Frida Kahlo Museum
The Mexico City-based museum is dedicated to preserving the legacy of pioneering painter Frida Kahlo and her artist husband, Diego Rivera, and to ...
The Hispanic Museum and Library, also known as the Hispanic Society of America, was established in New York City in 1904 by philanthropist Archer Milton Huntington. The Hispanic Society operates a free public museum and reference library whose collections are unparalleled in scope anywhere in the world outside Spain.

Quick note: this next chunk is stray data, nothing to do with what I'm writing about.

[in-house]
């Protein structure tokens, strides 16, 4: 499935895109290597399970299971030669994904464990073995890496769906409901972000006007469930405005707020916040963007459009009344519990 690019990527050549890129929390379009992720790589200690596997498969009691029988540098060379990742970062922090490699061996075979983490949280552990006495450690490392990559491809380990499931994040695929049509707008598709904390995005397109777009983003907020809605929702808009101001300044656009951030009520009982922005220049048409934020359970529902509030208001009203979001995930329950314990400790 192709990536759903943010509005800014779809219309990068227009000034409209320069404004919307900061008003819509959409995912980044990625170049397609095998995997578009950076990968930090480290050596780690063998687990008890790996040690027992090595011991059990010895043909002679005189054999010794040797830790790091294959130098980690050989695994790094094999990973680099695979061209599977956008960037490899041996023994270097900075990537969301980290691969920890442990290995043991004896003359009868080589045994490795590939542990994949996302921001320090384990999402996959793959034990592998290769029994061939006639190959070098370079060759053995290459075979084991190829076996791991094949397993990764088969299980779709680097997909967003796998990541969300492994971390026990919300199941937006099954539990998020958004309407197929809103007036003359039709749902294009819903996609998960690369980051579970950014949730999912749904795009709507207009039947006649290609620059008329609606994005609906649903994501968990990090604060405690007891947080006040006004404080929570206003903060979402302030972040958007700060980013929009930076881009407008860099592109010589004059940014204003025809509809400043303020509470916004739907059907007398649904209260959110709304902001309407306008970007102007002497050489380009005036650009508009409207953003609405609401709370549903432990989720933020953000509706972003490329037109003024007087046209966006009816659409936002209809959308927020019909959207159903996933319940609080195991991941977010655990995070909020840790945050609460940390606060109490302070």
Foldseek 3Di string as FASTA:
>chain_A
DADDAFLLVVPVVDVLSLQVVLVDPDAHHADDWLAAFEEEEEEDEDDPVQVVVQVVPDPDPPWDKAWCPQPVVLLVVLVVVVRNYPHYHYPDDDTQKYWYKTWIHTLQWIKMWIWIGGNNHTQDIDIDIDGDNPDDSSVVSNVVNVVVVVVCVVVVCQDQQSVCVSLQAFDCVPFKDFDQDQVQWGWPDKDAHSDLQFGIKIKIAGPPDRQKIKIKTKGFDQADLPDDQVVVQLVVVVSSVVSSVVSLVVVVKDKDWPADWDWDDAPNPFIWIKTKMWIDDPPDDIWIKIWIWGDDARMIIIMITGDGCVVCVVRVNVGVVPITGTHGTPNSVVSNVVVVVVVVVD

The museum and library are home to more than 900 paintings, 6,000 watercolors and drawings, 6,000 decorative arts items, 15,000 prints, 175,000 photographs, and 300,000 books. The collections range from sculptures created during the first millennium B.C. to 11th-century manuscripts, letters, and documents to 20th-century photographs. The purpose of this massive repository is to enable audiences to appreciate and better understand the immense diversity of culture and art in countries wherein Spanish and Portuguese are predominantly the spoken languages. The Hispanic Museum and Library also hosts exhibitions, concerts, and educational programs to facilitate direct engagement between audiences, the collections, and the vast and multifaceted histories that these collections represent.